UCL Urban Laboratory


Understanding the fractured workings of urban development finance in Africa

1 August 2022


By Sylvia Croese

From the 2000s onwards, there has been a resurgence of large-scale infrastructure-led development in Africa, particularly in and between the continent’s urban centers. In this context of large-scale urban investments, much attention has been paid to the emerging role of private consultants, property developers and transnational corporations in reshaping African cities (Moser et al. 2021), even if the size of private sector investments remains relatively small. In contrast, with up to 30% of the total value of infrastructure projects in Africa, the contribution of Chinese investments to Africa’s urban transformation and infrastructure financing at large is undeniable (Goodfellow, 2020; Paller, 2021). However, a range of other powerful players, including some of the world’s largest bilateral donors, such as the US, UK and Japan, as well as multilateral development lenders such as the World Bank play a significant role in financing urban development and infrastructure in Africa (see Chart 1 below). These players interface both directly and indirectly with African national governments, who themselves are major investors in infrastructure development. This is because national governments are the main actors that have access to finance outside of their own revenues, whether through direct budget support, grants or concessional loans from development partners or through global financial markets, as evidenced by rising levels of national debt (Cirolia et al. 2021: 9-10).


Source: Cirolia et al. 2021 [1]

The rise in infrastructure investment in Africa is also coupled with an urban turn in global development policies and cooperation. This is marked by the adoption of a series of global and continental development agendas, including the United Nations Agenda 2030 with its Sustainable Development Goals (SDGS), which replaced the previous Millennium Development Goals (MDGs), as well as the African Union’s own development Agenda 2063. By foregrounding the importance of cities in achieving these development agendas, cities are positioned as “pathways to sustainable development” (Parnell, 2016: 529). As such, urban investments represent a central way to close existing development financing gaps. To meet the SDGs in Africa by 2030 these have been estimated at US$ 1.3 trillion a year, far beyond current financial capacities (UNECA, 2020). Multilateral development banks such as the World Bank have therefore stressed the importance of fiscal decentralization to strengthen the financial capacity of African cities, ‘opening their doors to the world’ in order to facilitate access to new financial tools and global capital (Paulais, 2012; Lall et al. 2017).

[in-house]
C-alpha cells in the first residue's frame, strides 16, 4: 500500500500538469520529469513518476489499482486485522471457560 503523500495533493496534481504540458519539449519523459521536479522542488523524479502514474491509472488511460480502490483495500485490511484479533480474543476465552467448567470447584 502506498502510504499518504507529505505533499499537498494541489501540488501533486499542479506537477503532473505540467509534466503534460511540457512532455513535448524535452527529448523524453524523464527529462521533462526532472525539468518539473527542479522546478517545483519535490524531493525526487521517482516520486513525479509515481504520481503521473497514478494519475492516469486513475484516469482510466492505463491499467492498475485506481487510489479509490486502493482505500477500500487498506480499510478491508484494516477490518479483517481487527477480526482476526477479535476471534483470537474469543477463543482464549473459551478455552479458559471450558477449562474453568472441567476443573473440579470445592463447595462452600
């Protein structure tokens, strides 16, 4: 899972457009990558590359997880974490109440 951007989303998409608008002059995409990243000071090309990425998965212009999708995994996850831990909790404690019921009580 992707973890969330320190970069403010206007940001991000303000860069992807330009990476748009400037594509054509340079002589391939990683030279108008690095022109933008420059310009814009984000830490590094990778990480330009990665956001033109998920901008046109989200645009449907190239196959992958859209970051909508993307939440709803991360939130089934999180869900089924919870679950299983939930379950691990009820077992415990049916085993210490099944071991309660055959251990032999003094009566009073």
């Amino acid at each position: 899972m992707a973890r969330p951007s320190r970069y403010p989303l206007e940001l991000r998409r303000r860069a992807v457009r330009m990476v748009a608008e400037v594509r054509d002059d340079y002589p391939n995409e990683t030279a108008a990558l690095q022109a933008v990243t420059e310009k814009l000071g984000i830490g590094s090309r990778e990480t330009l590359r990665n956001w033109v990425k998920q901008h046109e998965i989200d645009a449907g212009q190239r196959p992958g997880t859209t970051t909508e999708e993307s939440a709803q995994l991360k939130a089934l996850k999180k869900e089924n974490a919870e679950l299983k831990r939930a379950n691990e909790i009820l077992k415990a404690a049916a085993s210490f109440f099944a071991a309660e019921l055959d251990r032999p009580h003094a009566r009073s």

Yet, despite this global discourse on the importance of cities and local governments, African national governments continue to be the main conduits through which urban – and mostly  development – finance is channeled. This is evidenced by the limited extent to which sub-national levels of government in Africa can effectively mobilize revenues, control priorities, and engage in borrowing activities to finance investments in urban infrastructure and development.  In contrast, development finance for infrastructure like highways and energy networks is largely controlled by national government departments, ringfenced government agencies, state owned companies or private agencies. Both the tensions between local and national government, as well as the proliferation of agencies which operate at the urban scale result in fractured fiscal authority and fragmented city infrastructures (Cirolia, 2020).